Not a single sugar mill has started crushing despite Maharashtra’s sugar season of 2019-20 officially commencing last Friday (22 November). The delay is being linked to the ongoing political crisis in the state and the aggressive agitation launched by farmer body Swabhimani Shetkari Sanghatana (SSS) for seeking higher prices for cane growers.
The farmers’ outfit has demanded Rs 200 per tonne over and above the fair and remunerative price (FRP) as cane payment to farmers and threatened millers that they would not let crushing begin in the state unless the millers agree to this demand.
A proposed meet between farmer leaders and sugar millers could not take place on Monday as most of the millers are stationed in Mumbai and are not reachable due to the on-going political developments. A majority of the millers are affiliated to political parties.
The millers, most of whom are MLAs from Kolhapur district, had proposed a meeting with the SSS for talks on cane prices after a farmer conference held at Jaisinghpur where SSS leader Raju Shetti declared the cane price per tonne.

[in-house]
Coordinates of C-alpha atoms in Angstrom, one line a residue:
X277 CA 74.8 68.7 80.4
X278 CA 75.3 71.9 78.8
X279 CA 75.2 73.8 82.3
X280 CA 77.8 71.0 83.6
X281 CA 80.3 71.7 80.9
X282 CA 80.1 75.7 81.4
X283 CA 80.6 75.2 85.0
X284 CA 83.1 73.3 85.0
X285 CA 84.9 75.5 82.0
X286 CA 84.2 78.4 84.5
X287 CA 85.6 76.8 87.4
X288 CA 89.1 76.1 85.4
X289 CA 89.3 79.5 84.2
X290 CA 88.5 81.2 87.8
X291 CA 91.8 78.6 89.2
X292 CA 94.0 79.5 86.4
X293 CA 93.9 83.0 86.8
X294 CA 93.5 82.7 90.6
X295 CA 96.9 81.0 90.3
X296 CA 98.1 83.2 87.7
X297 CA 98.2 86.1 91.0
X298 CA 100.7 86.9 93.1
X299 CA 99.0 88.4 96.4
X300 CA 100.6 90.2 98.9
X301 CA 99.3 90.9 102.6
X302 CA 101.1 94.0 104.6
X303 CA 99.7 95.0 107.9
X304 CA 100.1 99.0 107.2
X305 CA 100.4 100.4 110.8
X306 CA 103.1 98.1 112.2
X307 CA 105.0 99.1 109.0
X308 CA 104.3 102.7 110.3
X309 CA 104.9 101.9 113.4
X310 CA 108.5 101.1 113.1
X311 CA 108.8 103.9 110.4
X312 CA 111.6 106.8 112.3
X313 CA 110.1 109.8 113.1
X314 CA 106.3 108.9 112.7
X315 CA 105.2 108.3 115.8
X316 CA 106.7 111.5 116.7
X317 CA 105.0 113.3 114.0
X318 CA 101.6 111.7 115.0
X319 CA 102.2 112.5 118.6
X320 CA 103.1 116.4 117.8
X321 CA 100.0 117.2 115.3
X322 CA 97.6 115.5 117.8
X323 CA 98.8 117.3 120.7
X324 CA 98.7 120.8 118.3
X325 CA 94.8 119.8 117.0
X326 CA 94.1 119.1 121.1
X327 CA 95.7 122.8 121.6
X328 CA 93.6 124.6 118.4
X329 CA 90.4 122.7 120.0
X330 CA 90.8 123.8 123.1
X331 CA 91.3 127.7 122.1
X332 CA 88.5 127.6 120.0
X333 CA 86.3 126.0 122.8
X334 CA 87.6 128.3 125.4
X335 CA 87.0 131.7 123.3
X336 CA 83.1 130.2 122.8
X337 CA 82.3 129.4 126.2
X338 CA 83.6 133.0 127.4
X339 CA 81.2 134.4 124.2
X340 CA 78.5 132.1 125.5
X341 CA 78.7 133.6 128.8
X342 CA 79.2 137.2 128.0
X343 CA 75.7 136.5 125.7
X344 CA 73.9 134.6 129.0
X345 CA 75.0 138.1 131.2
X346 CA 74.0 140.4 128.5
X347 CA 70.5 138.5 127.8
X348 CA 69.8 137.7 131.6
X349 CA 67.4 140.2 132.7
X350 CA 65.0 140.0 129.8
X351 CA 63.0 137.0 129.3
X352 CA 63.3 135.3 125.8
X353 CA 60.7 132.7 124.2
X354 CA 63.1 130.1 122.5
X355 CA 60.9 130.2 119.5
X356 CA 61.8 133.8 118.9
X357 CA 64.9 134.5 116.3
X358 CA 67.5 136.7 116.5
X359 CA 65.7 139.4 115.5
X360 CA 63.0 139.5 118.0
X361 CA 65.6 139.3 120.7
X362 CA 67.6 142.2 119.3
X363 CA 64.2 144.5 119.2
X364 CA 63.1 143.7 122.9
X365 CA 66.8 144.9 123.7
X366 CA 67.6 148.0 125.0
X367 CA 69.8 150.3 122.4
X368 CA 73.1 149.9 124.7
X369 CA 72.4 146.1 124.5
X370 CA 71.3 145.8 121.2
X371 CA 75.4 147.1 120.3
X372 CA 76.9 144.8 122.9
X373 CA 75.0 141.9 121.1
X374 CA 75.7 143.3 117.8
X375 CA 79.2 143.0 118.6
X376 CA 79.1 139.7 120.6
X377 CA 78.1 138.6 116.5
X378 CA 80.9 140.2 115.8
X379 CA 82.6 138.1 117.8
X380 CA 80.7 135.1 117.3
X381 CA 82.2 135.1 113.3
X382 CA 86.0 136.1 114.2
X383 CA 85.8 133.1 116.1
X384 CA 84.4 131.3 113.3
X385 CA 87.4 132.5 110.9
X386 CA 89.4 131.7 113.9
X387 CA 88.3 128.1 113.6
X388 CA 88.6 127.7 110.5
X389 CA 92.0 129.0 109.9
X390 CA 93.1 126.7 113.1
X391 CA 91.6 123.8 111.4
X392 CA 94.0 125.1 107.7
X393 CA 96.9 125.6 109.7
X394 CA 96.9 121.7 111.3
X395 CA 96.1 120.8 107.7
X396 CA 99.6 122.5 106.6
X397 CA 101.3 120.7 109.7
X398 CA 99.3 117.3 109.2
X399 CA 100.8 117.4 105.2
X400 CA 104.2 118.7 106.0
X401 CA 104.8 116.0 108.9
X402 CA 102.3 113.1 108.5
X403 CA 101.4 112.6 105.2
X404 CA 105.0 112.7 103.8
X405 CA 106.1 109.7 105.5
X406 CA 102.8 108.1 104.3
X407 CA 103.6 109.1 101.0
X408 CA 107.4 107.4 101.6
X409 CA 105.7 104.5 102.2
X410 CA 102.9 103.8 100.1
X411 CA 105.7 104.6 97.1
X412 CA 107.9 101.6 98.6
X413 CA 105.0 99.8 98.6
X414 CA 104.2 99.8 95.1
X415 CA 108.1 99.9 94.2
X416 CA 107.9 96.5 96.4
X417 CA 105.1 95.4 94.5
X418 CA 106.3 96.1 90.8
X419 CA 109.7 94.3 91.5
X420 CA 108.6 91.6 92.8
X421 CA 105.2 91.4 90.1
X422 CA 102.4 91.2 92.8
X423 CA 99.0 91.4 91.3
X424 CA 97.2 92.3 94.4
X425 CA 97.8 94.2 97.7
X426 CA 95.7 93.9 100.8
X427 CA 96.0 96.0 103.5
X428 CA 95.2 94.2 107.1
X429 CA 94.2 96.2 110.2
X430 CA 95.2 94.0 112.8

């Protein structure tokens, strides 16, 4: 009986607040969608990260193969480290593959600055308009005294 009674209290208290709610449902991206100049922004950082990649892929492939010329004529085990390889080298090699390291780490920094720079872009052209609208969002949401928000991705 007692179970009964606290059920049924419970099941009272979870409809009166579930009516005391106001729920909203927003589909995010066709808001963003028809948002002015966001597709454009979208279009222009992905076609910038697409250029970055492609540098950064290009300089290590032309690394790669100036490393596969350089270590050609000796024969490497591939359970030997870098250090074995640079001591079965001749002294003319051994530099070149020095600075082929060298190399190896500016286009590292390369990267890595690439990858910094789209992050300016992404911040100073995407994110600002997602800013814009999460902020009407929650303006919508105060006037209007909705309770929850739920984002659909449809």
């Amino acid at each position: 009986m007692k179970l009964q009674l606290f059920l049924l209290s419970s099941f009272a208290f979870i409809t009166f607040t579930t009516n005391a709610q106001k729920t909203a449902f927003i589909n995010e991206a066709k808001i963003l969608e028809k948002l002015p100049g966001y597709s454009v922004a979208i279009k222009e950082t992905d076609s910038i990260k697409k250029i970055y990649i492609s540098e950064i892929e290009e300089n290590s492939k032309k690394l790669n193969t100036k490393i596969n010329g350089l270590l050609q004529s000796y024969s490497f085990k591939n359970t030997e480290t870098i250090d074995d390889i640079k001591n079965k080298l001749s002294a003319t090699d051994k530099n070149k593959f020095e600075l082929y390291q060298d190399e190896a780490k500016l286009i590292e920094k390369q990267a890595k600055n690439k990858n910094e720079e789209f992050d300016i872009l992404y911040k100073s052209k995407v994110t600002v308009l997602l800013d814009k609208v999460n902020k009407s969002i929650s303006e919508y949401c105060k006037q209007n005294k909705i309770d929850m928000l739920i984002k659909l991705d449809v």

Although the sugar season officially began last Friday, not a single mill in the state has commenced cane crushing because of the agitation by the SSS, Maharashtra sugar commissioner Shekhar Gaikwad said to Financial Express, adding that he did not expect crushing to begin before the month-end.
The Sanghatana has given millers time until December 15 to accept to their demands failing which the farmer body would intensify its agitation.
All millers from Kolhapur district had come together under the leadership of Congress MLC Satej Patil and independent MLA Prakash Awade had called for a meeting with SSS activists in an attempt to find a way out over cane crushing price. Accordingly, all parties agreed to meet on November 25 after the SSS declared their demand of per tonne sugarcane price and discuss the same.
Last week, members of the farmer outfit allegedly torched 10 trucks ferrying cane in Kolhapur. The incident took place when cane harvested from local fields was being taken to a mill in Karnataka through Kolhapur’s Shirol taluka.